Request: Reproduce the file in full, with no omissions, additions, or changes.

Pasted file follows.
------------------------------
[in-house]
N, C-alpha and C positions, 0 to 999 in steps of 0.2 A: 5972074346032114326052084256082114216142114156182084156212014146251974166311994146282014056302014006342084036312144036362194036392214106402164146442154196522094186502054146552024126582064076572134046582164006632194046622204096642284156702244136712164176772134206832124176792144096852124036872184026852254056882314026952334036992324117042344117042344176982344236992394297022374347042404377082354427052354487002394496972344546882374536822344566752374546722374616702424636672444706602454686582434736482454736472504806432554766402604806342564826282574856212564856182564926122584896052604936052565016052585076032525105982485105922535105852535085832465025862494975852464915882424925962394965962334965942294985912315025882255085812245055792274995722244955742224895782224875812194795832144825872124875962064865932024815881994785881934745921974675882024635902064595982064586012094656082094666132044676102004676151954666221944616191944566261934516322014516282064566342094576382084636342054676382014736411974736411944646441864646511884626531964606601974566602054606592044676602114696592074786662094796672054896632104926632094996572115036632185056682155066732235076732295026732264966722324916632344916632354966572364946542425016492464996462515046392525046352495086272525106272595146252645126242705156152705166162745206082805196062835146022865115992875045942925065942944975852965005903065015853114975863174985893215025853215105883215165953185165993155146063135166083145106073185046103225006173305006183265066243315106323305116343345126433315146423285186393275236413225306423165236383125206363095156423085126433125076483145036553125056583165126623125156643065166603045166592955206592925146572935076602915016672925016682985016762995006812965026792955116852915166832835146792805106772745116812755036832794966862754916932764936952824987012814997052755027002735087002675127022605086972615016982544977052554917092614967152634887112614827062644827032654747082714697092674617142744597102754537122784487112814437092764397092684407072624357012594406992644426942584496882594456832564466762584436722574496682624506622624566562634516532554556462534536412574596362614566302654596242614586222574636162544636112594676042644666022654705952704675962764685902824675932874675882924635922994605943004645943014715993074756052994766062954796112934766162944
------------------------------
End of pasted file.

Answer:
[in-house]
N, C-alpha and C positions, 0 to 999 in steps of 0.2 A: 5972074346032114326052084256082114216142114156182084156212014146251974166311994146282014056302014006342084036312144036362194036392214106402164146442154196522094186502054146552024126582064076572134046582164006632194046622204096642284156702244136712164176772134206832124176792144096852124036872184026852254056882314026952334036992324117042344117042344176982344236992394297022374347042404377082354427052354487002394496972344546882374536822344566752374546722374616702424636672444706602454686582434736482454736472504806432554766402604806342564826282574856212564856182564926122584896052604936052565016052585076032525105982485105922535105852535085832465025862494975852464915882424925962394965962334965942294985912315025882255085812245055792274995722244955742224895782224875812194795832144825872124875962064865932024815881994785881934745921974675882024635902064595982064586012094656082094666132044676102004676151954666221944616191944566261934516322014516282064566342094576382084636342054676382014736411974736411944646441864646511884626531964606601974566602054606592044676602114696592074786662094796672054896632104926632094996572115036632185056682155066732235076732295026732264966722324916632344916632354966572364946542425016492464996462515046392525046352495086272525106272595146252645126242705156152705166162745206082805196062835146022865115992875045942925065942944975852965005903065015853114975863174985893215025853215105883215165953185165993155146063135166083145106073185046103225006173305006183265066243315106323305116343345126433315146423285186393275236413225306423165236383125206363095156423085126433125076483145036553125056583165126623125156643065166603045166592955206592925146572935076602915016672925016682985016762995006812965026792955116852915166832835146792805106772745116812755036832794966862754916932764936952824987012814997052755027002735087002675127022605086972615016982544977052554917092614967152634887112614827062644827032654747082714697092674617142744597102754537122784487112814437092764397092684407072624357012594406992644426942584496882594456832564466762584436722574496682624506622624566562634516532554556462534536412574596362614566302654596242614586222574636162544636112594676042644666022654705952704675962764685902824675932874675882924635922994605943004645943014715993074756052994766062954796112934766162944